The European Commission has cut its growth forecasts for the eurozone, indicating a deeper recession this year and a slower recovery next year.
In its Spring forecasts, the Commission said the bloc’s economy will likely shrink by 0.4 percent this year and should expand 1.2 percent next year.
Of the large countries only Germany, the world’s second biggest exporter, is set to grow this year – and that by just 0.4 percent.
If the rest of the world buys less, the region’s exporters suffer and exports are the only growth area in many eurozone countries. So Europe remains very much at the mercy of economic trade winds worldwide.
Olli Rehn, the EU’s Economic and Monetary Affairs Commissioner said: “In the near term, increasing external demand is set to be the main growth driver since domestic demand is still constrained in the aftermath of the deep financial crisis.”
Weak growth means no jobs as the bloc struggles through its second year of contraction and its second recession since 2009.
Unemployment this year is predicted to be 12.2 percent of the working population – a record 19 million people out of work in the eurozone.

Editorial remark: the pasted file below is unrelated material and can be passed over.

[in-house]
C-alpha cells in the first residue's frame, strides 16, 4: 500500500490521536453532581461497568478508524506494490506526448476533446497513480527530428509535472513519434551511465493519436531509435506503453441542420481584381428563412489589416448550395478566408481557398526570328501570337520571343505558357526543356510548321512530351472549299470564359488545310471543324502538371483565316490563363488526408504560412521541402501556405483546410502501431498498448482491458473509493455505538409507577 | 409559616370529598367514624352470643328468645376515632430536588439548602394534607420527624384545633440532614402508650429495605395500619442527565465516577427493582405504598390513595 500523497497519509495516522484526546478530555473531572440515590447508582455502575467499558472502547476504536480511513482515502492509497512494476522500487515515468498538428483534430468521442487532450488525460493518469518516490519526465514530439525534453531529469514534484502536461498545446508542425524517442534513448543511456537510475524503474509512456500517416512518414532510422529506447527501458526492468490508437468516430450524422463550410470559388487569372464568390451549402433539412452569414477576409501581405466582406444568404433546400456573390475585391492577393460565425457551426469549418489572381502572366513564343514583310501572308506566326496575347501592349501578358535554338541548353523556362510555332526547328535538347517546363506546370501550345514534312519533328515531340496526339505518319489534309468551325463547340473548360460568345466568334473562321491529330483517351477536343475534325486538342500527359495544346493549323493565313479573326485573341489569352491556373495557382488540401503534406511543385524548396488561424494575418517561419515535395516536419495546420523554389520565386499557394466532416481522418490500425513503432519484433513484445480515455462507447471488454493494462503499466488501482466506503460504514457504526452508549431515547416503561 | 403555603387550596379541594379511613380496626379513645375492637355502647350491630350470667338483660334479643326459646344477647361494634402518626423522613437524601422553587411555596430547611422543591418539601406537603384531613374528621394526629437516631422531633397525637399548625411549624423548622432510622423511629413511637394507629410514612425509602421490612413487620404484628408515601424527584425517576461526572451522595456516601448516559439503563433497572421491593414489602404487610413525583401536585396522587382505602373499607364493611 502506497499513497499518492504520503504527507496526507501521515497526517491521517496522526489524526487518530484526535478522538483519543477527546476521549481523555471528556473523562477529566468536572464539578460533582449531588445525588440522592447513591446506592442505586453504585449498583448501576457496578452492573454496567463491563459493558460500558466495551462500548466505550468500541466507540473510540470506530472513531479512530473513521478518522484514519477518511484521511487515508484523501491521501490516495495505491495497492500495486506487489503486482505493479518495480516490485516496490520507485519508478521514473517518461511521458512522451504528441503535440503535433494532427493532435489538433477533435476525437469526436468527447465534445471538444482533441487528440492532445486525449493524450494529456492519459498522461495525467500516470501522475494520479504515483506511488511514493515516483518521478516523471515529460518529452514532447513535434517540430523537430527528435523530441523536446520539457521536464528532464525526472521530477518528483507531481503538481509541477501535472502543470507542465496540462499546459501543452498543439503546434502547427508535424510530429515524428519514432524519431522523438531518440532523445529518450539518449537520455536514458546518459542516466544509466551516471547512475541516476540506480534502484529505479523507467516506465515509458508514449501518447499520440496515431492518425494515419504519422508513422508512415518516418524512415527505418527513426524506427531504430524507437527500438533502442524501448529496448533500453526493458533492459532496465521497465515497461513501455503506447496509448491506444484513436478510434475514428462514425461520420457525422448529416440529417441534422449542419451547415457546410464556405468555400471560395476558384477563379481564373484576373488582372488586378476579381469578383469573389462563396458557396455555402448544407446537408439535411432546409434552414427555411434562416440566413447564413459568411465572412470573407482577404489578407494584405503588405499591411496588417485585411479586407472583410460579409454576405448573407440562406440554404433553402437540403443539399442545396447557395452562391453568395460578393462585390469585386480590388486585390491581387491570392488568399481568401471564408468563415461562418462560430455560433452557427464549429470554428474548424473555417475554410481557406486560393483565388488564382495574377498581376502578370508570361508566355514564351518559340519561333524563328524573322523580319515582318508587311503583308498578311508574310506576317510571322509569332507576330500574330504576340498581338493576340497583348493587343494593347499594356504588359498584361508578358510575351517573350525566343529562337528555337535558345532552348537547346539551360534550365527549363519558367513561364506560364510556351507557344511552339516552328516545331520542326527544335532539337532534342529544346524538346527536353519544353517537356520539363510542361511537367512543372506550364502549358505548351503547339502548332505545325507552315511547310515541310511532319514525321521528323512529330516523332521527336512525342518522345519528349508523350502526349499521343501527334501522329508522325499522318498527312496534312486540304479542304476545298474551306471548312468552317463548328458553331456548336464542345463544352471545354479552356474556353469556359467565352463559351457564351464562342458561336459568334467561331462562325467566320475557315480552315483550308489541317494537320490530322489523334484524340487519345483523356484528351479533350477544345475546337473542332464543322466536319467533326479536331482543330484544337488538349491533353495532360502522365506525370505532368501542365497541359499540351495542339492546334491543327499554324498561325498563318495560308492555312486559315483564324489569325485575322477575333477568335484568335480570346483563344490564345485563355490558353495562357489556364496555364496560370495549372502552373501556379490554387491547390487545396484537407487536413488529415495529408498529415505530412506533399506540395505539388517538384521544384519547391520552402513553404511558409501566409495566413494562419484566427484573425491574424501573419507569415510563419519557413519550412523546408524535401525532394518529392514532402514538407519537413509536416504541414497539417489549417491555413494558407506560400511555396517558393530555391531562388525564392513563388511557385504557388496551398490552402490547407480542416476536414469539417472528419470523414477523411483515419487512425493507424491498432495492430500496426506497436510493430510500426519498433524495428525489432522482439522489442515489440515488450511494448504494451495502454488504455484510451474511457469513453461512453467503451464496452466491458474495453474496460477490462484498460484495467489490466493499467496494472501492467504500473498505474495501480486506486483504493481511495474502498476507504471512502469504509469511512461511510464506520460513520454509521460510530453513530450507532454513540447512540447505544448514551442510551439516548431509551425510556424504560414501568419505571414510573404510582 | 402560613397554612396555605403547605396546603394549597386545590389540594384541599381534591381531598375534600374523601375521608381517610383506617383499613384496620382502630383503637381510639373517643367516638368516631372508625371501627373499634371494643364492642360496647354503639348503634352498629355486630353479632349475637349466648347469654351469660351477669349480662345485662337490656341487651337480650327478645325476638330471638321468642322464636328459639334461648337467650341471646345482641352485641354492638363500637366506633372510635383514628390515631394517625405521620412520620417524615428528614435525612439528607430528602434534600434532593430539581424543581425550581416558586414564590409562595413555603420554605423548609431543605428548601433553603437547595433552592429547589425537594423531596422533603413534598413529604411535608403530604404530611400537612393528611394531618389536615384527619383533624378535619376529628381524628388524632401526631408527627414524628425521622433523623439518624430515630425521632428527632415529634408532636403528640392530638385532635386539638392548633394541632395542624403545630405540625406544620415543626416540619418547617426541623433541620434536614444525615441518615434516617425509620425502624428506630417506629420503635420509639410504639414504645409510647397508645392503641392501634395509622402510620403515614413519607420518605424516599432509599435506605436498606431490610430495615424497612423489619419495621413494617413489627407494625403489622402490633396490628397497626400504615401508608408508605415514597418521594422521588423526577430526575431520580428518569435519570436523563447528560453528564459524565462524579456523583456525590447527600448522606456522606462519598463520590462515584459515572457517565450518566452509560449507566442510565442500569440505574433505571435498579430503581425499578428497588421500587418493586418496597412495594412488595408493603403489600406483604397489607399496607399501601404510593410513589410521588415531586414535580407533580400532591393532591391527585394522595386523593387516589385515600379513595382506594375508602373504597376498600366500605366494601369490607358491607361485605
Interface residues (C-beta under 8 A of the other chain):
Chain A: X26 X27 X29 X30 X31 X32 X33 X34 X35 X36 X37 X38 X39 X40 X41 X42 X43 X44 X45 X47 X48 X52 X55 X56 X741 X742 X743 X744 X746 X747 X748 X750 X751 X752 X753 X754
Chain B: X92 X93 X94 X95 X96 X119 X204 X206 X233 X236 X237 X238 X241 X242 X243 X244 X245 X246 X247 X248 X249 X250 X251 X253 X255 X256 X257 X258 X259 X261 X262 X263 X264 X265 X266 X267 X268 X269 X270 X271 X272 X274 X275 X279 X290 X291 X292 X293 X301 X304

Olli Rehn said: “We must do whatever it takes to overcome the unemployment crisis in Europe.”
More time for French deficit moves
The deeper recession means governments will not be able to cut their budget deficits as quickly as promised.
Responding to that, the Commission said France will be given two more years to get its budget gap below the three percent of gross domestic product target.
Others, including the Netherlands, Slovenia and non euro-zone Poland, are likely to get a year more to meet the European Union ceiling.
The formal decision will be announced on May 29, when the Commission will make macroeconomic recommendations.
“France badly needs to unlock its growth potential and create jobs.” Rehn said as he announced that Spain, Italy and the Netherlands as well as France – four of the euro zone’s five largest economies – would remain in recession this year.
The granting of more time is a victory for French President Francois Hollande, who won elections promising a focus on growth and less on austerity but has little to show for his economic policies after a year in office.